Robert Ware’s first brush with Totino-Grace basketball came in 1998 when his Minneapolis Henry team played the Eagles and star Darius Lane. In those days, hoops fans showed up to the Fridley private school gym by 4 p.m. to ensure a bleacher seat for a 7 p.m. varsity tipoff.
Ware, who is black, took over the Totino-Grace program before this season, a rare minority coaching hire in the school’s history. He brings strong basketball coaching acumen, having worked nine years as a Minnetonka assistant coach. He also brings a broader perspective to Totino-Grace athletics as a coach who understands the benefit of learning from a familiar face.
“It’s huge,” said Ware, 34. “You don’t have to feel like the odd one out. If you’re the only black student in the class and something comes up on race, you feel like everyone is looking at you because you should be answering for every black person. You feel awkward. It’s a lot of pressure. So it’s good to have a support system. That goes a long way, especially for kids.”
On his journey from north Minneapolis to the North Dakota State College of Science, Grand Valley State (Mich.), the University of St. Thomas and Minnesota State Moorhead, Ware learned to succeed in different environments. He enjoys sharing that message and has found interested listeners among his minority players. Totino-Grace lists 11 percent of its enrollment as students of color.
“They asked if I had any experience being one of the few black people in the building,” Ware said. “I gave them my college experience, telling them about the culture shock of going up to North Dakota at 18 by myself and finding the only black people at school are the athletes. I said, ‘You can have this attitude like everyone is against you or you can use it as an opportunity to really learn about yourself and others and build relationships.’ ”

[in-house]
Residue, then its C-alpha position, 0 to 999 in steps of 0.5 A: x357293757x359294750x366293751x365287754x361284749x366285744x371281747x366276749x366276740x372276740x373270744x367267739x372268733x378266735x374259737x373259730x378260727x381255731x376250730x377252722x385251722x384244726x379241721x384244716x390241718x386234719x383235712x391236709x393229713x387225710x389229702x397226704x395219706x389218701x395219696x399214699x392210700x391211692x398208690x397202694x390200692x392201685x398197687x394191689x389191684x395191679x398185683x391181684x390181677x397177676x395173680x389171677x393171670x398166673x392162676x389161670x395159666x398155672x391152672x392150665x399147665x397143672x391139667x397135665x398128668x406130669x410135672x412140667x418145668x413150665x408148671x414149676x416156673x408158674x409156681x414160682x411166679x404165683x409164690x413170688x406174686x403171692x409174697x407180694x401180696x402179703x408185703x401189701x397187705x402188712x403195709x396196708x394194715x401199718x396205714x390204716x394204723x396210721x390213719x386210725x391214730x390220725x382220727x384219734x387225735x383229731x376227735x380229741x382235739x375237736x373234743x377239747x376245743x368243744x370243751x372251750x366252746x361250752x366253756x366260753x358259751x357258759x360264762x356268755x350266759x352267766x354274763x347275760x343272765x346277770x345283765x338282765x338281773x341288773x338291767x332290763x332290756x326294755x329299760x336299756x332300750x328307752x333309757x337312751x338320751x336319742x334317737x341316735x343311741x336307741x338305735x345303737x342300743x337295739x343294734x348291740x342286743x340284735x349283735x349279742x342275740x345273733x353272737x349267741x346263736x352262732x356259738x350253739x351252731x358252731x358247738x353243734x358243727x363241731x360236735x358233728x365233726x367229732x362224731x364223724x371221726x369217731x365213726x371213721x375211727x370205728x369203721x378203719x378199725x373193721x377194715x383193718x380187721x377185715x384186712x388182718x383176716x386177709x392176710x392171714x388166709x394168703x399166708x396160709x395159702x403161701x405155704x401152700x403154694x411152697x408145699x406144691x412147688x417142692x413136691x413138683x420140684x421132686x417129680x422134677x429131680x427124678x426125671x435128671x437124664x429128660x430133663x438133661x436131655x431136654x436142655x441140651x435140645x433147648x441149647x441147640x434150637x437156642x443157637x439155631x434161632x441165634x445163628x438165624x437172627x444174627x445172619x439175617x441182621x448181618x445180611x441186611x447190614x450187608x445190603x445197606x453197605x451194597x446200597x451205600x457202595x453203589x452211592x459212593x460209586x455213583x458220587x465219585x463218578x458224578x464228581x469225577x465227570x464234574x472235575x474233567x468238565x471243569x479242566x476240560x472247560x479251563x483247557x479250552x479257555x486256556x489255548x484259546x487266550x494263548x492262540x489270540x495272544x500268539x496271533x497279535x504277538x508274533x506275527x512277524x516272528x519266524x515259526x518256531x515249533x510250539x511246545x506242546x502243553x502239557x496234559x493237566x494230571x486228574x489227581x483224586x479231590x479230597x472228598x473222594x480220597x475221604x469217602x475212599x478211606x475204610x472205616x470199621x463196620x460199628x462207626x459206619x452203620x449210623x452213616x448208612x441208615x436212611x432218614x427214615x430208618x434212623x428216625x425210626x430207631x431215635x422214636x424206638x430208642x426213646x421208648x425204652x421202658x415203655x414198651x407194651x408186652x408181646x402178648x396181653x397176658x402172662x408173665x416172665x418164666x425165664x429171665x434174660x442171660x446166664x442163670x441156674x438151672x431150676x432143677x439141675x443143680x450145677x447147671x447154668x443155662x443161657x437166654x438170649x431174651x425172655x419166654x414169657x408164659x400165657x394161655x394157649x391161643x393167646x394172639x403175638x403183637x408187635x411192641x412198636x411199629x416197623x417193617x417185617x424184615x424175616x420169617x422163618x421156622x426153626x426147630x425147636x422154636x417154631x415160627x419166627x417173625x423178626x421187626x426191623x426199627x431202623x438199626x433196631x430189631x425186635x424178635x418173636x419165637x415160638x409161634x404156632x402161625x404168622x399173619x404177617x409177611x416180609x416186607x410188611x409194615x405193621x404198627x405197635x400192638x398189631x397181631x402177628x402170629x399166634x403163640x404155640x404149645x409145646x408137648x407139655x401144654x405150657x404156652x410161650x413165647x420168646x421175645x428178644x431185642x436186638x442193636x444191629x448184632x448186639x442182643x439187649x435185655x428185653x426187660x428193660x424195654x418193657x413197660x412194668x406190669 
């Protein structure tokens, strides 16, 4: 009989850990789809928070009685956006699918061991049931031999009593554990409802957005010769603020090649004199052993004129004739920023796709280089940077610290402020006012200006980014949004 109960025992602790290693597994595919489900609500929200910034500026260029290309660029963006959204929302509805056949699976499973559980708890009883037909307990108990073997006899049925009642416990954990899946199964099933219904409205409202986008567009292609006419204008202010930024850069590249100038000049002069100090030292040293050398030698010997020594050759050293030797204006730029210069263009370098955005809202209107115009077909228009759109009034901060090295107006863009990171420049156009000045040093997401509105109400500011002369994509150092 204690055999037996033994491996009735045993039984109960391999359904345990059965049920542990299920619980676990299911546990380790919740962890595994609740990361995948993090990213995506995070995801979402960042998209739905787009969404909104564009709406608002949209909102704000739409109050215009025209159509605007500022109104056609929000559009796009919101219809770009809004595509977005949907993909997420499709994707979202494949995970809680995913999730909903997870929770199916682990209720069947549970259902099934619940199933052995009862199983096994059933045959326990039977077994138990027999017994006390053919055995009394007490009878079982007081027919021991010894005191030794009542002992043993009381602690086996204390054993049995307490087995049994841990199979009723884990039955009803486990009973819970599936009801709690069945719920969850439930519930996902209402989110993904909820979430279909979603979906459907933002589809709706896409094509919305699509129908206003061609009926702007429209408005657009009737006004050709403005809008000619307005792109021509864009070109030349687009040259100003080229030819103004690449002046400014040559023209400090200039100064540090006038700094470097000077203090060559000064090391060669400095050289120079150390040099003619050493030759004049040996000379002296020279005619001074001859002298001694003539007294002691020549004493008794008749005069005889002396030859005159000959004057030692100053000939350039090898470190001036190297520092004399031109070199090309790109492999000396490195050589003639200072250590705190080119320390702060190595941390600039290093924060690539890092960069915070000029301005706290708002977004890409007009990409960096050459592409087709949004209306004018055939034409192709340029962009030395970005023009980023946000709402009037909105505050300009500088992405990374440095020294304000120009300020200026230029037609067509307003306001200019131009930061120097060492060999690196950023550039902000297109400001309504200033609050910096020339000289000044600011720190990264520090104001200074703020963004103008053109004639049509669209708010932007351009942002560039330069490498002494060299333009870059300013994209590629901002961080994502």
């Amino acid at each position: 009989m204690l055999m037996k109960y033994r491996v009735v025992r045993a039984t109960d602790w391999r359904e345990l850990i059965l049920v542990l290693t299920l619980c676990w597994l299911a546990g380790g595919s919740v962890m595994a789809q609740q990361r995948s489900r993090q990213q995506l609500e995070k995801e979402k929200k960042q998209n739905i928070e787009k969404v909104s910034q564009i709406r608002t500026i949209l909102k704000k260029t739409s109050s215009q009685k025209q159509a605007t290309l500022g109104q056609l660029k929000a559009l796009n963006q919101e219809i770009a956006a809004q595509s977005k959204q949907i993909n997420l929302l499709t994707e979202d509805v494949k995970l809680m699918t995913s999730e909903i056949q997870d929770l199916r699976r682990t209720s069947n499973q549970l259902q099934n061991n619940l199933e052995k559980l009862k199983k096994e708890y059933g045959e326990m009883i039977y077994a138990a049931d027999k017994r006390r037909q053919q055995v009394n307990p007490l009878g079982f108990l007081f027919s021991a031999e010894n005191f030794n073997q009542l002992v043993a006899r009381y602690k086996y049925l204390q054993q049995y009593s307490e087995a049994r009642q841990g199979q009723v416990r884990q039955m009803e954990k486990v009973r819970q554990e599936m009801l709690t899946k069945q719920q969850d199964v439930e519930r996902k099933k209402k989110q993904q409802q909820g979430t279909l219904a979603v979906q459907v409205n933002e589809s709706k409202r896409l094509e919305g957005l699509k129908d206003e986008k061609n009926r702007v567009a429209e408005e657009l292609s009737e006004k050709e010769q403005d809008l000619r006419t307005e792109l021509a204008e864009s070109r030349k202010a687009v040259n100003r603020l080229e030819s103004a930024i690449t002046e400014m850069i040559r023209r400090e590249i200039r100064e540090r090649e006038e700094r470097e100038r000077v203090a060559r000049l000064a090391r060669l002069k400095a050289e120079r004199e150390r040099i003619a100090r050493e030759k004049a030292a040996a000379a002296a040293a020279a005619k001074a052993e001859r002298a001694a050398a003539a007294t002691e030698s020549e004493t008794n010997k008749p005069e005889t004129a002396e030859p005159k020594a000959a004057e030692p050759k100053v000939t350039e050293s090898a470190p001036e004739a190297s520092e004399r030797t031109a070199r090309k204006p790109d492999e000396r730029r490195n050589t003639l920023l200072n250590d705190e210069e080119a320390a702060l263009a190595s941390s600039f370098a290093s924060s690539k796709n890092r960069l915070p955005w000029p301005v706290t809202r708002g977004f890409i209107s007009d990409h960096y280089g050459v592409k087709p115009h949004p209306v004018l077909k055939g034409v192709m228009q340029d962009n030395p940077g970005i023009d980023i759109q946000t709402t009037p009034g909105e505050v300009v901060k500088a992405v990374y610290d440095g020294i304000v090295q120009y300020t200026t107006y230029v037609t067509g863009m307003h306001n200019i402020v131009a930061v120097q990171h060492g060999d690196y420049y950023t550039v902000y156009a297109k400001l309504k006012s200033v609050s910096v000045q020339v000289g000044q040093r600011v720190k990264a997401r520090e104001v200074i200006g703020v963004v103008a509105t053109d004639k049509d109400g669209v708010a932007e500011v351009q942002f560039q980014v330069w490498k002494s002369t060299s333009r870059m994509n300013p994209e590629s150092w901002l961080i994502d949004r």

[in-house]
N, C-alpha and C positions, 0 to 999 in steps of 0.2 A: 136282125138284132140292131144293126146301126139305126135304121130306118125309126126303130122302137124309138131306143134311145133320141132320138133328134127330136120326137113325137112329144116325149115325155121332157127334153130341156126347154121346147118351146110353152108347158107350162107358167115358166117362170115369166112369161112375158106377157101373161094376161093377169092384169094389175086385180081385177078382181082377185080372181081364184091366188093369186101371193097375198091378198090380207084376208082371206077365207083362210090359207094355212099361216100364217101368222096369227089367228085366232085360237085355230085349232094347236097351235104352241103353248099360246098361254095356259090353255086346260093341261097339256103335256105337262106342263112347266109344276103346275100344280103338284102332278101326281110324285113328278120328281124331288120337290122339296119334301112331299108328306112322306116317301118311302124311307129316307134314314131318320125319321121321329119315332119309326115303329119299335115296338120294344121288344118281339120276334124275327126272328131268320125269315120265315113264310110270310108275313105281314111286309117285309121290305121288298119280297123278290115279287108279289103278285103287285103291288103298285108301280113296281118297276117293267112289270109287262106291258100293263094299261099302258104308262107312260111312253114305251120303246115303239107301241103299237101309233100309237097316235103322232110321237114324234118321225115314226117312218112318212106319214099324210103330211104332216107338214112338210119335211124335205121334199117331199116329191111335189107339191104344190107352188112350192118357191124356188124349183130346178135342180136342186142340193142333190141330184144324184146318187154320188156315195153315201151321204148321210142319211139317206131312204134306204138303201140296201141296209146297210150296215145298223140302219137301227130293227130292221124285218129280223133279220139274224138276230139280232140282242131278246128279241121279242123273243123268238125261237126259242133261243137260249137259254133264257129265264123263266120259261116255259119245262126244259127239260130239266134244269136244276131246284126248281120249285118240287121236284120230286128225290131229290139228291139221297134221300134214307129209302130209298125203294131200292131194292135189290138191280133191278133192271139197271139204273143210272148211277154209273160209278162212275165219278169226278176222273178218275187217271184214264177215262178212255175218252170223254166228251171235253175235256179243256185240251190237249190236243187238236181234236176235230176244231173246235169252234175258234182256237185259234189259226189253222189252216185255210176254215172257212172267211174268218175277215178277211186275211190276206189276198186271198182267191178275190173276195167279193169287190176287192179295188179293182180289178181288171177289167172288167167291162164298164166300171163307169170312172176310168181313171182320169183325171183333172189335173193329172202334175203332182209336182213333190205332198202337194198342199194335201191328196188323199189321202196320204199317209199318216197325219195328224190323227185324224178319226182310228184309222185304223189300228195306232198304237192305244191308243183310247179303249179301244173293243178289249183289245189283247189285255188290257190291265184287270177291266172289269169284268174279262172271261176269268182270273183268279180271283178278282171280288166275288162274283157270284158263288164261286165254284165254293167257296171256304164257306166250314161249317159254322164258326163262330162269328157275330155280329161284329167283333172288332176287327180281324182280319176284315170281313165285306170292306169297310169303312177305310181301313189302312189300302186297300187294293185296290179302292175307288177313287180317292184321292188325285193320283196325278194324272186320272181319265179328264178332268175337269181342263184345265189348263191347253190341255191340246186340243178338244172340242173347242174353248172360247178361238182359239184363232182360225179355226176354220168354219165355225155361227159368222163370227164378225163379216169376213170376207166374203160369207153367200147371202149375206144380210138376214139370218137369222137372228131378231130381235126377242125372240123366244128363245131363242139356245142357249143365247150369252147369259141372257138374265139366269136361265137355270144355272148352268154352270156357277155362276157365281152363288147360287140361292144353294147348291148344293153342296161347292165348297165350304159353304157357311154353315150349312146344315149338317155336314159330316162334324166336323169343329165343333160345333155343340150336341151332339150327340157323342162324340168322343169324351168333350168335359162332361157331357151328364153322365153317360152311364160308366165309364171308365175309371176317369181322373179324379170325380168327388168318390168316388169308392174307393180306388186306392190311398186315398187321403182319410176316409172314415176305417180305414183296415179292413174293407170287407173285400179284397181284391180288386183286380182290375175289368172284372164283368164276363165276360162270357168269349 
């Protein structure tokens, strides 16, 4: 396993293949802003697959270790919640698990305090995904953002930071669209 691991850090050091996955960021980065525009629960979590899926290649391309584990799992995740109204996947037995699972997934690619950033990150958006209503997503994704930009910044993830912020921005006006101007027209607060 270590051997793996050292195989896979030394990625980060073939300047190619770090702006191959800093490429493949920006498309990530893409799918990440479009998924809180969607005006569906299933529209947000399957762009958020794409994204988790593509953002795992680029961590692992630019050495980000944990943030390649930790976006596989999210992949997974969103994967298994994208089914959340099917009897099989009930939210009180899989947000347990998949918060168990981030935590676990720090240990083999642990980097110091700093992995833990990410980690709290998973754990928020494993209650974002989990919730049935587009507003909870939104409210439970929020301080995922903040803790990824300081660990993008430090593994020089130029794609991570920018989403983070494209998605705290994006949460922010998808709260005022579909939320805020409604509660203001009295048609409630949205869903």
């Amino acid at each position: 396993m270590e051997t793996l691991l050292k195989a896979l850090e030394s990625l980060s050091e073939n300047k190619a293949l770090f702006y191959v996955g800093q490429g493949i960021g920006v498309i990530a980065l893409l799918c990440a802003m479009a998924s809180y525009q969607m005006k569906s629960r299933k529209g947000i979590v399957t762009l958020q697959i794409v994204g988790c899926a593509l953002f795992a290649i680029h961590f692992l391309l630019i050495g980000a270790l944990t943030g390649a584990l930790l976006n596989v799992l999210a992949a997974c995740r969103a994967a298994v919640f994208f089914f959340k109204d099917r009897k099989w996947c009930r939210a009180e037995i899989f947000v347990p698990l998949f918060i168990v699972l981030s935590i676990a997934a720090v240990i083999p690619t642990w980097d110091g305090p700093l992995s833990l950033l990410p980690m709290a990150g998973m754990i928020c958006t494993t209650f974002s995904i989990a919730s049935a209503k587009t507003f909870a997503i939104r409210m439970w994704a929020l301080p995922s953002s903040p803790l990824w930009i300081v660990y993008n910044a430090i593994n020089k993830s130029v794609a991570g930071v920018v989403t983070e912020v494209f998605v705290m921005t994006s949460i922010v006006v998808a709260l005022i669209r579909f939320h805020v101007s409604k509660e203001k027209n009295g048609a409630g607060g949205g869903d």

Ware grew up in Minneapolis.
“My biological dad wasn’t around — ever,” Ware said. “I had a bad relationship with my mom and the different things going on in her life. I stayed with friends from time to time. That really saved me. That and coach [Larry] McKenzie and the basketball family [at Henry]. That kept us out of trouble. Then once I really learned what hard work was about, I bought in.”
A self-described “knucklehead” as a youth, Ware, nonetheless, felt called to a life in education. He works as the behavior dean in the Hopkins School District, a job he previously held with Minneapolis Public Schools. He also is founder and president of the Real Athletics Foundation AAU basketball program. Players in grades three through 11 make up 22 teams. Ware doesn’t coach in the program but helped develop a faith and leadership curriculum.
“Kids that are struggling with behavior issues or not talking a lot at home — that’s what our focus is,” he said. “If they end up being good players, great.”
Totino-Grace activities director Mike Smith also appreciated Ware’s willingness to engage students on a spiritual level. Part of the hiring process included having prospective coaches run a team practice. Ware started his with a team prayer.
Part of Ware’s faith includes service. His players help rid the bleachers of trash after home games.
“I never really thought about how big of a job it is and how much we can help,” said junior Rocky Kreuser, the team’s leading scorer.
For senior captain Lewis Kidd, whose father is black and mother is white, Ware adds an important component to the school’s culture.
“We’re not hugely diverse here, so it’s great when we have people of color come in,” Kidd said. “I could see a student of color come in to the school and see it as intimidating. But to me, it’s more about who was going to be a great coach and mentor for us and that was Coach Ware.”
Smith said the school’s minority students “haven’t had a role model, a go-to person with whom they can better identify. That’s an area where we want to improve as a school. And Rob’s got such an infectious personality. He really cares for kids.”